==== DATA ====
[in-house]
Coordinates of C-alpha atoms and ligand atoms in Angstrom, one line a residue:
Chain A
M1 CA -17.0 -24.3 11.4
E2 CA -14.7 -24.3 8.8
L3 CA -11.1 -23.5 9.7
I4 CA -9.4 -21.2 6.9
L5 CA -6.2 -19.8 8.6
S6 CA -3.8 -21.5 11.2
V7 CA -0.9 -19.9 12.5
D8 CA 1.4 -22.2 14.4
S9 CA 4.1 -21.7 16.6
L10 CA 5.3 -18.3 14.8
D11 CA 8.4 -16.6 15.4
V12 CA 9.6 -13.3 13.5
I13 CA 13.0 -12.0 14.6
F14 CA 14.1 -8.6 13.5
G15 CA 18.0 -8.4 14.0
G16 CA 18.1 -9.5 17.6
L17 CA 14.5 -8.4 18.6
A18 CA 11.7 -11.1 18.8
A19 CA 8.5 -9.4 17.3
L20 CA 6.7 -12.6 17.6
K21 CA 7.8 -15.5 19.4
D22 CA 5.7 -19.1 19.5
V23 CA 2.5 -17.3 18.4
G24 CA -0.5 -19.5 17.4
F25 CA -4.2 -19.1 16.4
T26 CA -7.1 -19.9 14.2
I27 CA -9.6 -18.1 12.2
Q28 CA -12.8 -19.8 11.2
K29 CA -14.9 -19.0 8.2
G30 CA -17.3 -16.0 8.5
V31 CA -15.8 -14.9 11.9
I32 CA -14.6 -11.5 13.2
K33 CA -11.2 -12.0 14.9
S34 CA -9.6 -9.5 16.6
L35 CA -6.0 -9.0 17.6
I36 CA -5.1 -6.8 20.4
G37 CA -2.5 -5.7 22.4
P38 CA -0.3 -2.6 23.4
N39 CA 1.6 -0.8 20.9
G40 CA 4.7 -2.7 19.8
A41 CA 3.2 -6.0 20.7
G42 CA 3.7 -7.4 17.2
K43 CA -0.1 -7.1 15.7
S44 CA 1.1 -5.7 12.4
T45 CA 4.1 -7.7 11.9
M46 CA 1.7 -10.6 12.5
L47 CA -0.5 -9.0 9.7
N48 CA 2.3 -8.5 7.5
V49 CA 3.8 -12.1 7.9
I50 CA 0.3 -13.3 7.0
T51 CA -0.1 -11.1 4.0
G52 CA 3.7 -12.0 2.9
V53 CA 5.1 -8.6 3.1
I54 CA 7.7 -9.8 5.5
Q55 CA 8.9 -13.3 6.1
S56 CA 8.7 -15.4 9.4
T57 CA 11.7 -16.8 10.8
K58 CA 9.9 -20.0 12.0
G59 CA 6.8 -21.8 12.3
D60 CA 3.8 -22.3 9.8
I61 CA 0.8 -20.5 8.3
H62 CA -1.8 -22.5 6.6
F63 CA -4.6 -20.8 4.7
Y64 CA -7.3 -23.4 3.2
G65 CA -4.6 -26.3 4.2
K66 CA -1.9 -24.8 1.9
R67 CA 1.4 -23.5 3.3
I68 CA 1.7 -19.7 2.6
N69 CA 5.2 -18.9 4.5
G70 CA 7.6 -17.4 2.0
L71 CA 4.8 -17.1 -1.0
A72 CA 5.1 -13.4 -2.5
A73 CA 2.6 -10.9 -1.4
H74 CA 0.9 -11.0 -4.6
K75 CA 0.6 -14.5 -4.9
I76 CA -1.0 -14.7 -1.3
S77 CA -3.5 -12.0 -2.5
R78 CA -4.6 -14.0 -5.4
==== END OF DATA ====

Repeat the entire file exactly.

[in-house]
Coordinates of C-alpha atoms and ligand atoms in Angstrom, one line a residue:
Chain A
M1 CA -17.0 -24.3 11.4
E2 CA -14.7 -24.3 8.8
L3 CA -11.1 -23.5 9.7
I4 CA -9.4 -21.2 6.9
L5 CA -6.2 -19.8 8.6
S6 CA -3.8 -21.5 11.2
V7 CA -0.9 -19.9 12.5
D8 CA 1.4 -22.2 14.4
S9 CA 4.1 -21.7 16.6
L10 CA 5.3 -18.3 14.8
D11 CA 8.4 -16.6 15.4
V12 CA 9.6 -13.3 13.5
I13 CA 13.0 -12.0 14.6
F14 CA 14.1 -8.6 13.5
G15 CA 18.0 -8.4 14.0
G16 CA 18.1 -9.5 17.6
L17 CA 14.5 -8.4 18.6
A18 CA 11.7 -11.1 18.8
A19 CA 8.5 -9.4 17.3
L20 CA 6.7 -12.6 17.6
K21 CA 7.8 -15.5 19.4
D22 CA 5.7 -19.1 19.5
V23 CA 2.5 -17.3 18.4
G24 CA -0.5 -19.5 17.4
F25 CA -4.2 -19.1 16.4
T26 CA -7.1 -19.9 14.2
I27 CA -9.6 -18.1 12.2
Q28 CA -12.8 -19.8 11.2
K29 CA -14.9 -19.0 8.2
G30 CA -17.3 -16.0 8.5
V31 CA -15.8 -14.9 11.9
I32 CA -14.6 -11.5 13.2
K33 CA -11.2 -12.0 14.9
S34 CA -9.6 -9.5 16.6
L35 CA -6.0 -9.0 17.6
I36 CA -5.1 -6.8 20.4
G37 CA -2.5 -5.7 22.4
P38 CA -0.3 -2.6 23.4
N39 CA 1.6 -0.8 20.9
G40 CA 4.7 -2.7 19.8
A41 CA 3.2 -6.0 20.7
G42 CA 3.7 -7.4 17.2
K43 CA -0.1 -7.1 15.7
S44 CA 1.1 -5.7 12.4
T45 CA 4.1 -7.7 11.9
M46 CA 1.7 -10.6 12.5
L47 CA -0.5 -9.0 9.7
N48 CA 2.3 -8.5 7.5
V49 CA 3.8 -12.1 7.9
I50 CA 0.3 -13.3 7.0
T51 CA -0.1 -11.1 4.0
G52 CA 3.7 -12.0 2.9
V53 CA 5.1 -8.6 3.1
I54 CA 7.7 -9.8 5.5
Q55 CA 8.9 -13.3 6.1
S56 CA 8.7 -15.4 9.4
T57 CA 11.7 -16.8 10.8
K58 CA 9.9 -20.0 12.0
G59 CA 6.8 -21.8 12.3
D60 CA 3.8 -22.3 9.8
I61 CA 0.8 -20.5 8.3
H62 CA -1.8 -22.5 6.6
F63 CA -4.6 -20.8 4.7
Y64 CA -7.3 -23.4 3.2
G65 CA -4.6 -26.3 4.2
K66 CA -1.9 -24.8 1.9
R67 CA 1.4 -23.5 3.3
I68 CA 1.7 -19.7 2.6
N69 CA 5.2 -18.9 4.5
G70 CA 7.6 -17.4 2.0
L71 CA 4.8 -17.1 -1.0
A72 CA 5.1 -13.4 -2.5
A73 CA 2.6 -10.9 -1.4
H74 CA 0.9 -11.0 -4.6
K75 CA 0.6 -14.5 -4.9
I76 CA -1.0 -14.7 -1.3
S77 CA -3.5 -12.0 -2.5
R78 CA -4.6 -14.0 -5.4